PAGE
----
basement studio. Almost everybody was jammed in the playback room drinking
Cristal, snorting cocaine and smoking huge blunts. As the New Year loomed Amon
turned down the music for the countdown. The clock struck twelve, and there was
much kissing and hugging and high fives all around.


Amon had saved his own party
favor for the midnight hour. As a treat he lit up an entire joint of the Most
Salacious all for himself. Puffing extravagantly on his salacious weed, he
suddenly heard the music come back on and became angry, demanding to know who
was messing with his sound system.


Then Amon recognized that it
was the perfect beat that he was hearing. At first he thought it was just
another remix of his celebrated track someone had slipped onto the stereo, but
it was clearly the original breakbeat – echoing, elemental, electronic and
stripped bare – looping over and over and reverberating in his ears.


The volume, however, was
still turned down and the sound system remained untouched. Amon began to shout
and swear, insisting that someone must stop the pulsing beat immediately.
Everyone in the room just turned and stared. No one else had heard anything at
all and they assumed Amon was just stoned and clowning around.


Then Amon started smashing up
the place, trying vainly to eliminate the source of the haunting breakbeat. The
party broke up in a hurry after he destroyed the mixing console and began
breaking into the studio’s beautifully tiled walls.  And they say that Amon Tillado was still
raving, drooling and muttering about the perfect beat when the authorities
finally showed up a little while later.





(With apologies to E. A. Poe… Mitch
Myers is a freelance writer, radio commentator, curator of the Silverstein
Archive in Chicago and author of
The Boy Who Cried Freebird: Rock & Roll
Fables and Sonic Storytelling.)



 Additional reading:

The Masque Of The Red Death  



The Cask Of Amontillado 



The Tell-Tale Heart 






October 26 & 27
brought the third annual gathering of the tribes. We were there, natch. (See also:
our exclusive photo gallery from this year’s event.)




Unlike its peers on the nation’s festival scene, Moogfest
will always be judged by one very specific criterion: How true is it to the
legacy of Bob Moog? The late synthesizer pioneer founded Moog Music and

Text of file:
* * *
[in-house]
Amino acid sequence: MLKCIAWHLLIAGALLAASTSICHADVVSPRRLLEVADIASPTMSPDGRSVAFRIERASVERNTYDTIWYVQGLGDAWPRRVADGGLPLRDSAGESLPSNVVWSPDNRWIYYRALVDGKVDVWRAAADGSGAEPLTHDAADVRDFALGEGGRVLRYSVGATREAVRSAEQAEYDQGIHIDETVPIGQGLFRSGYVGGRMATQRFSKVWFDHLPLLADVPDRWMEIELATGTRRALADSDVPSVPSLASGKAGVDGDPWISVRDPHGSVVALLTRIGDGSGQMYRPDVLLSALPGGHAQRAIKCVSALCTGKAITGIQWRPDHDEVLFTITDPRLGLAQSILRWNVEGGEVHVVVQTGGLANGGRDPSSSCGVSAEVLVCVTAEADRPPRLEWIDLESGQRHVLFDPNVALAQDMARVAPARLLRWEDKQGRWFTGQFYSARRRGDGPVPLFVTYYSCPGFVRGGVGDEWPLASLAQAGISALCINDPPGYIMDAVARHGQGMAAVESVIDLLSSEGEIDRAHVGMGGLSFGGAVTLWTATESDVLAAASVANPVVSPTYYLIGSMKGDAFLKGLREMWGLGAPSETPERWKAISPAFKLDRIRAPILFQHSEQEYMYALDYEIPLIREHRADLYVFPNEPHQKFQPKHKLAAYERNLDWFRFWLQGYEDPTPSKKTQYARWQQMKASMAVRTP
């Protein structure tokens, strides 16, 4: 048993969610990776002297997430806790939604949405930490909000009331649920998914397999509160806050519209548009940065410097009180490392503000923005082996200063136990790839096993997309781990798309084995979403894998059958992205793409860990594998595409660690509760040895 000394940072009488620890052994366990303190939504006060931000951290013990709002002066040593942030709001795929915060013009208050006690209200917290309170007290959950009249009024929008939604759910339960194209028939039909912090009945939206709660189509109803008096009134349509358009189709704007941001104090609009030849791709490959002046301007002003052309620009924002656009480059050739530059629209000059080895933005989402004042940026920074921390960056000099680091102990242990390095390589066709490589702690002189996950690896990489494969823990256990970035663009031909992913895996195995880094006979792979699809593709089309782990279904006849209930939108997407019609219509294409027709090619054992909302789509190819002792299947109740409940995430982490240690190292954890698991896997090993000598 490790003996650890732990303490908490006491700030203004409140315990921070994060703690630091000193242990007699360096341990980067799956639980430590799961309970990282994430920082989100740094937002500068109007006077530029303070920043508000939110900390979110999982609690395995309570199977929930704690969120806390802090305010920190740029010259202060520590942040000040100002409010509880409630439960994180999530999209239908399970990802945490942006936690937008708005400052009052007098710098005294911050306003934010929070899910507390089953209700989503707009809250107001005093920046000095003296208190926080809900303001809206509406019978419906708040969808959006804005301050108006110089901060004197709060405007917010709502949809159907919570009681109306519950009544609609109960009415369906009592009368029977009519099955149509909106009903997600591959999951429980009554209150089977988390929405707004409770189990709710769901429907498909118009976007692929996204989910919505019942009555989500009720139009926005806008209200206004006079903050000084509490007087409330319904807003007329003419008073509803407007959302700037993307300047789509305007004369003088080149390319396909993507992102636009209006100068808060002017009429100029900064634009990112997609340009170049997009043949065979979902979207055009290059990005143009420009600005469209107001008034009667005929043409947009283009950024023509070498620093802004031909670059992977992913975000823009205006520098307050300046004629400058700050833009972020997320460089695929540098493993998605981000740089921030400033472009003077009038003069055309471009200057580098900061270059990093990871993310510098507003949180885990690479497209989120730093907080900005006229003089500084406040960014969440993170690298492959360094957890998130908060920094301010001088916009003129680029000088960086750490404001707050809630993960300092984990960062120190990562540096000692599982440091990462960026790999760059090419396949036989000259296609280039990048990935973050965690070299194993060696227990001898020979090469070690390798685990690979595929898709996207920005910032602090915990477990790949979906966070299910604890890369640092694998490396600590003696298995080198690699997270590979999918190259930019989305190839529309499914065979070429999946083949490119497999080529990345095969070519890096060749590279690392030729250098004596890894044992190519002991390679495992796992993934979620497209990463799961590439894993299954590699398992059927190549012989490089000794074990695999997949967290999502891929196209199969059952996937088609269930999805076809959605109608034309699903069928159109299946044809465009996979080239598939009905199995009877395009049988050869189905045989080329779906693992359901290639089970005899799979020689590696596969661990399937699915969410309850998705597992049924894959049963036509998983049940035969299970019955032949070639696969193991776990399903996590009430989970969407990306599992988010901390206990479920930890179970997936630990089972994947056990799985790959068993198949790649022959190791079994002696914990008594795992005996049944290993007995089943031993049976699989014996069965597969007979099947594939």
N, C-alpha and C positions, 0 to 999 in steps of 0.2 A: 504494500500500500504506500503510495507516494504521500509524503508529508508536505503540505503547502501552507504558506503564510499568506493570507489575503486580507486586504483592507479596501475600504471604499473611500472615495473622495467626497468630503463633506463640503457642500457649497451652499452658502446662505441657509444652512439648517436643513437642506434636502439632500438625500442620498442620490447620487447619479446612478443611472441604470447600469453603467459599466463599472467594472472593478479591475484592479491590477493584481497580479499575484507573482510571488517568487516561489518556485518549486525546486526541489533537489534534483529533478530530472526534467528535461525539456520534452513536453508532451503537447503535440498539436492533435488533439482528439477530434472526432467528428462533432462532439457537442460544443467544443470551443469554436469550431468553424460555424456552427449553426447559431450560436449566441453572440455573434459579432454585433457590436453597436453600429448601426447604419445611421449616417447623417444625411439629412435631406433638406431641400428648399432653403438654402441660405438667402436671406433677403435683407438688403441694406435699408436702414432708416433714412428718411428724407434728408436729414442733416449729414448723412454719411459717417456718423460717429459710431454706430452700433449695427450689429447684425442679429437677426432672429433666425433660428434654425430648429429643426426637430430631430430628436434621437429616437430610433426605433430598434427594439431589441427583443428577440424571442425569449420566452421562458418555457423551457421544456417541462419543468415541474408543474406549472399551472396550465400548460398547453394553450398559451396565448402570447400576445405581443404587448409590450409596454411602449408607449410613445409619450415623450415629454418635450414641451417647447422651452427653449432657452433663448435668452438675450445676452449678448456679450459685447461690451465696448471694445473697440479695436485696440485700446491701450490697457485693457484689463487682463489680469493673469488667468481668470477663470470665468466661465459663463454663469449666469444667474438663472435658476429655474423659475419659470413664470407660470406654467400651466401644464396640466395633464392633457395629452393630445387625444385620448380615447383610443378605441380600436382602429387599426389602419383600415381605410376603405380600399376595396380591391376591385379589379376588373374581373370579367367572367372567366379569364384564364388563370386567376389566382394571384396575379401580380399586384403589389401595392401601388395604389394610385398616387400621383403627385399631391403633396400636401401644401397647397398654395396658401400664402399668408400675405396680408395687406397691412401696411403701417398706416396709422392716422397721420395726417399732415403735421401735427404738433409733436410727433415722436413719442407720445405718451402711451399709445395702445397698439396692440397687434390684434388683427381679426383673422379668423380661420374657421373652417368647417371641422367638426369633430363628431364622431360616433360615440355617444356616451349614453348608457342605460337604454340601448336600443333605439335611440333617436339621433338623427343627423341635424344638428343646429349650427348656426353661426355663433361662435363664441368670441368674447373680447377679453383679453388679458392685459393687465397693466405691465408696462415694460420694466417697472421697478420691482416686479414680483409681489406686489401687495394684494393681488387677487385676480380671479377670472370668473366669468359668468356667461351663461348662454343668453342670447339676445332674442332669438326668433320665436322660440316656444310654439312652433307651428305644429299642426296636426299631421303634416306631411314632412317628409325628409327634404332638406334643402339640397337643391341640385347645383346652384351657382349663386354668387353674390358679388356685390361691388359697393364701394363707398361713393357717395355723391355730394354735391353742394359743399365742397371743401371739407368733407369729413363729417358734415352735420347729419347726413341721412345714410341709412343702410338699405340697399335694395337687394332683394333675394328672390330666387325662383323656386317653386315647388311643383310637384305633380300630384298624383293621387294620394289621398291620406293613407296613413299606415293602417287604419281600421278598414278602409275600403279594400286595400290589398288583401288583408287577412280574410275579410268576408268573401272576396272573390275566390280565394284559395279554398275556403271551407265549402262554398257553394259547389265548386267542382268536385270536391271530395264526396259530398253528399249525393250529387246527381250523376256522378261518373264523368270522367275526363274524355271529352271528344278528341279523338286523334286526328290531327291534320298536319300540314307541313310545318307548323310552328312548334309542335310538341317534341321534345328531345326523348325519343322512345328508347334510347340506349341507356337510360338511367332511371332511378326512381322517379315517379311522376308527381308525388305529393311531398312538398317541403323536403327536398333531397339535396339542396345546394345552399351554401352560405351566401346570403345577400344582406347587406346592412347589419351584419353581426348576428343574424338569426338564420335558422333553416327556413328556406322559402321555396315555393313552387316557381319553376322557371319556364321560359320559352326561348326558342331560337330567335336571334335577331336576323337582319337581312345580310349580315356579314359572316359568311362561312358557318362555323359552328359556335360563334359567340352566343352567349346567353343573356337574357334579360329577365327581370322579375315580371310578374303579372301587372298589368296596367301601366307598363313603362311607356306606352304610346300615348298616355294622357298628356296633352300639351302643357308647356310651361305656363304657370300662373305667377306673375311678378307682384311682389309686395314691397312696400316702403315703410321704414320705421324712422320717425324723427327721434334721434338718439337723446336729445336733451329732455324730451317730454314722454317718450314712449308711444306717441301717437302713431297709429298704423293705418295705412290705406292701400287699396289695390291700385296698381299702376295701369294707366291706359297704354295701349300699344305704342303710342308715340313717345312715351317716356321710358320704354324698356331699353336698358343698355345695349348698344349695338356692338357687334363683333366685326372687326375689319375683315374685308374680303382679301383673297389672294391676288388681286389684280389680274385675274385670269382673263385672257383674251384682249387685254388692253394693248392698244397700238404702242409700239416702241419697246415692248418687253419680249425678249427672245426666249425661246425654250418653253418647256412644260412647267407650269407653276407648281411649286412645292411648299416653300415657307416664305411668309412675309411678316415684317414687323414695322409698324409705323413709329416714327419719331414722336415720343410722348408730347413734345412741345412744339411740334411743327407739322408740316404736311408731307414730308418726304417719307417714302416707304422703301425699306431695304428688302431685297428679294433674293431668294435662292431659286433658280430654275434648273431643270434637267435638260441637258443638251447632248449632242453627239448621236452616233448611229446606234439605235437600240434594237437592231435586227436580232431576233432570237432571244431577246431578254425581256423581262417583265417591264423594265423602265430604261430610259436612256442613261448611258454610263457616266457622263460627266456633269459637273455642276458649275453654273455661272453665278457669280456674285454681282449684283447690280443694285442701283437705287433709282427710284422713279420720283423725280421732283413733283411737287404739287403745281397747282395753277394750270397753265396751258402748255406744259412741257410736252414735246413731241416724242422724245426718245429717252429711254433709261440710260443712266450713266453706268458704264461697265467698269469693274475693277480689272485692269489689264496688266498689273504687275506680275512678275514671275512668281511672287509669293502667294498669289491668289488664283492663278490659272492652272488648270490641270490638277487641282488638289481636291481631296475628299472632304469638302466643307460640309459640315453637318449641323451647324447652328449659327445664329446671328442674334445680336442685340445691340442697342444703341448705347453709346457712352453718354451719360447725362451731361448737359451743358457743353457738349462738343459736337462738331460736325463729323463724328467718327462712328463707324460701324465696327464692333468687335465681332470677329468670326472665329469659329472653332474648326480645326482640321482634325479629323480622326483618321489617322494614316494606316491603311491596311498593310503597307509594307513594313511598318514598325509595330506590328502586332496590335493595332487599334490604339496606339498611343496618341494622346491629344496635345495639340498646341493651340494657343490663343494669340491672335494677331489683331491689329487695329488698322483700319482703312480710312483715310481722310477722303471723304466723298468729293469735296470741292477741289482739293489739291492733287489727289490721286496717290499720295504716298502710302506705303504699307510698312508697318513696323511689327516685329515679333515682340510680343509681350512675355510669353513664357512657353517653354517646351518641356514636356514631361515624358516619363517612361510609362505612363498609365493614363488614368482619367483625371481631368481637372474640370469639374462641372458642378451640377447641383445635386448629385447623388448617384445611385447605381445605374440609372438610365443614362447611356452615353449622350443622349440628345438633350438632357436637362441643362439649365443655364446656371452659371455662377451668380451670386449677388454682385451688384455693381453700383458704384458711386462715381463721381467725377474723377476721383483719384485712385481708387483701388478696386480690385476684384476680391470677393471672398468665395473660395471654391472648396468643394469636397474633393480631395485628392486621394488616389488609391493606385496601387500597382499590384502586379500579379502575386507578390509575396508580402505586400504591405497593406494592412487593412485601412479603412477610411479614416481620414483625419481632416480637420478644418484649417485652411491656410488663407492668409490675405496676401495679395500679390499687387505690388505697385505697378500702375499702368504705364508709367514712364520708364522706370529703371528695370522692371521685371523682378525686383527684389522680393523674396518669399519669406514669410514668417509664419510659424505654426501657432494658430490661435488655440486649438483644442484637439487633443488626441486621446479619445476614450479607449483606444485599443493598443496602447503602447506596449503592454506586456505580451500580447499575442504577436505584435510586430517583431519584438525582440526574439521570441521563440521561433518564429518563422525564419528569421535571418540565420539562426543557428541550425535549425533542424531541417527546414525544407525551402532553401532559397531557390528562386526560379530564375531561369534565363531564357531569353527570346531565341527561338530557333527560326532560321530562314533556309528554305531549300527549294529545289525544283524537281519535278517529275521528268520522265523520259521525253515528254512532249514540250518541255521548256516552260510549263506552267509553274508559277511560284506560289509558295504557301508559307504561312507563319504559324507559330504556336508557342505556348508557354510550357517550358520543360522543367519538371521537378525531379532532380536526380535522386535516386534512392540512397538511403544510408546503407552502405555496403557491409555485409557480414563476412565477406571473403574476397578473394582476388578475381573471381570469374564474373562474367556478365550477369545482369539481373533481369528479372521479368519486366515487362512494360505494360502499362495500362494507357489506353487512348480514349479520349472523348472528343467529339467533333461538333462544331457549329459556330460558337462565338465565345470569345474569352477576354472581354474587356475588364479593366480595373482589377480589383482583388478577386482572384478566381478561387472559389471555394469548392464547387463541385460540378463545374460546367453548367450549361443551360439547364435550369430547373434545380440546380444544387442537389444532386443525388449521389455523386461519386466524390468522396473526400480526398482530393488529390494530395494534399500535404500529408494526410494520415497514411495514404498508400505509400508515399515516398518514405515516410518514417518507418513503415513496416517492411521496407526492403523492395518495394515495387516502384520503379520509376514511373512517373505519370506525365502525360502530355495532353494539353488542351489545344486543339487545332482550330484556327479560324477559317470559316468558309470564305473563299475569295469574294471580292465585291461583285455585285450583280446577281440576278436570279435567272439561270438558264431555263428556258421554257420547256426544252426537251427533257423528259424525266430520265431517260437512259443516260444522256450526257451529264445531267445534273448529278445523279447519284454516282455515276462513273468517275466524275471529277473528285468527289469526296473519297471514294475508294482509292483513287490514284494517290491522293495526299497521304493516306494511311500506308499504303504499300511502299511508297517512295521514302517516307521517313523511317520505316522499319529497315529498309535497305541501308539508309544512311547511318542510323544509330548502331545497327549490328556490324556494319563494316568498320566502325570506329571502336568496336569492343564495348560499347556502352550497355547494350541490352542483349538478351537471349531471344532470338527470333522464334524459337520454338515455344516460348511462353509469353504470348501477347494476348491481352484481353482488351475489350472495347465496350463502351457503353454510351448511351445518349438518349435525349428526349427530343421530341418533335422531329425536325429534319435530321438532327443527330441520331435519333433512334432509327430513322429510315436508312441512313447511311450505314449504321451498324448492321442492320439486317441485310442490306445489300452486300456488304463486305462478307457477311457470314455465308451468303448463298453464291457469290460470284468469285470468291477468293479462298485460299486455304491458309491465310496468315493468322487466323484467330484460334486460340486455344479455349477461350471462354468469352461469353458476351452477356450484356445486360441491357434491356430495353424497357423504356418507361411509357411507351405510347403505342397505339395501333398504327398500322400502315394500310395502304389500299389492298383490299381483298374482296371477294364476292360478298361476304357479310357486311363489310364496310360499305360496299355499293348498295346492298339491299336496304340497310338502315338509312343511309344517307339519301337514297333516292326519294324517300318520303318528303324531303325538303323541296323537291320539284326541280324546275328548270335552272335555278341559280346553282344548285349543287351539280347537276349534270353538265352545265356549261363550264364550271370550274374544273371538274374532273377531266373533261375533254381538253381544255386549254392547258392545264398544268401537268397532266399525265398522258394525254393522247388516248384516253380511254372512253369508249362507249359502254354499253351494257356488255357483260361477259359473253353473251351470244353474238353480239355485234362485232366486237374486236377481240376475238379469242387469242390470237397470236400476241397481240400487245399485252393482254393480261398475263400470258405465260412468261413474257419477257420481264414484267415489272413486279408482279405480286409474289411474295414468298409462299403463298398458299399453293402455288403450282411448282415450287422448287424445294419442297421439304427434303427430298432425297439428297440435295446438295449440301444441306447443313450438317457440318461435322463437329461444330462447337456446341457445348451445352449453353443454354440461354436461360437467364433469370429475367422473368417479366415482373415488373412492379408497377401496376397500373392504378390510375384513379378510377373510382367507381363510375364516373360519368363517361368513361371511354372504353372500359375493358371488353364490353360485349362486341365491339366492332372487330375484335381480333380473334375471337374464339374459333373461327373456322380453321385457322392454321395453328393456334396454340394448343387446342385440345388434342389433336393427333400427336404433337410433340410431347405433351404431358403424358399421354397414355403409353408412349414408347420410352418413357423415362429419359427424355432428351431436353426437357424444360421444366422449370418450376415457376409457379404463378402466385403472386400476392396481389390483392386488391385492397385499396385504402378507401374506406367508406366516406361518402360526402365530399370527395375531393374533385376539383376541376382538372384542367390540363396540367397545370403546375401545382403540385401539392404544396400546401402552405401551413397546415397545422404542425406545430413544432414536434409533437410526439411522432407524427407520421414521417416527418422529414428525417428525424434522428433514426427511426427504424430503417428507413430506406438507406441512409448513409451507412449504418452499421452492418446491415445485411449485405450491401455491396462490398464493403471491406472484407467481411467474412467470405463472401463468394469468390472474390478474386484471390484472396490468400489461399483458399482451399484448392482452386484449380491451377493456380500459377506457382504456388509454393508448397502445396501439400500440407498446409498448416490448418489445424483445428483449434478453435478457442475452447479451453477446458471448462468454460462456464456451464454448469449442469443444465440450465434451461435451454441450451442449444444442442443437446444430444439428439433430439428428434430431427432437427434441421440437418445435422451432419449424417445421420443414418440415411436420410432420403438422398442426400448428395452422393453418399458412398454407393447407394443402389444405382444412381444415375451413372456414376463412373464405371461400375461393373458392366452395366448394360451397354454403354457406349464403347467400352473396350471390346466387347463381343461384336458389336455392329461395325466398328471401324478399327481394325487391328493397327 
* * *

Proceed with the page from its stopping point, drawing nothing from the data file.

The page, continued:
contributed innovations that have impacted every musical genre that doesn’t
exclusively rely on acoustic instruments. Since relocating from New York to
Asheville, N.C. three years ago, the festival has juggled this high-minded
curatorial responsibility with the necessity of booking the kind of
high-profile acts that can sustain a multi-day festival that includes venues
with capacities of 7,700 ( Arena, aka the former Asheville
Civic Center), 2,400 (Thomas Wolfe Auditorium) and 1,050 (Orange Peel).


Ashley Capps, the head of AC Entertainment, the promotion
company behind the fest, spoke to the challenge of representing Moog at a
pre-festival press conference, calling it “the thread around which the festival
is made,” adding: “We try to keep it from being a box.”


At its best, the festival explores the boundary between the
popular and the experimental, offering accessible samples of electronic styles
and arresting artists making waves in the indie music realm. Reduced to two
days after a pair of three-day events, this year’s Moogfest lacked some of the
star power enjoyed by its first Asheville
outings, but the line-up was tight and meaty, rich with acts who stretched the
Moog thread in intriguing ways. Leveraging its Halloween-adjacent weekend, the
event retained the party-hardy atmosphere of years past, drunk kids in costumes
vibing to unexpected soundtracks.






Friday night was the more adventurous of the two sessions,
using Moog’s broad influence as the connective tissue uniting an array of
diverse and vital performers. German electronic innovator Pantha Du Prince
started things off at the arena, and his set played out like a microcosm of the
diverse styles Moogfest manages to draw together. His lush electronic
landscapes united throbbing house beats with delicate techno flourishes and
moments of harsh distortion sourced from experimental rock. The results percolated
patiently only to suddenly lunge forward, a marvel of mood management and
rhythmic acumen.


Later, a pair of high-profile rappers offered wonderfully
contrasting sets, a welcome improvement over last year’s scant hip-hop
programming. Nas (pictured above), performing
with a live band that played various Moog instruments, rocked the arena with
his provocative lyrics and steely flow. Bolstered by the band’s muscular,
understated funk inflections, classics like Illmatic‘s
“The World is Yours” impressed with robust beats matched by potent melodic
counterpoints, often in the form of pristine trumpet fills. With a beloved star
daring to try a new approach, Nas’ set took Moog’s mission of innovation to


A few hours later at the Orange Peel, GZA, the Wu-Tang
Clan’s resident “Genius” offered one of the most charismatic rap sets you’ll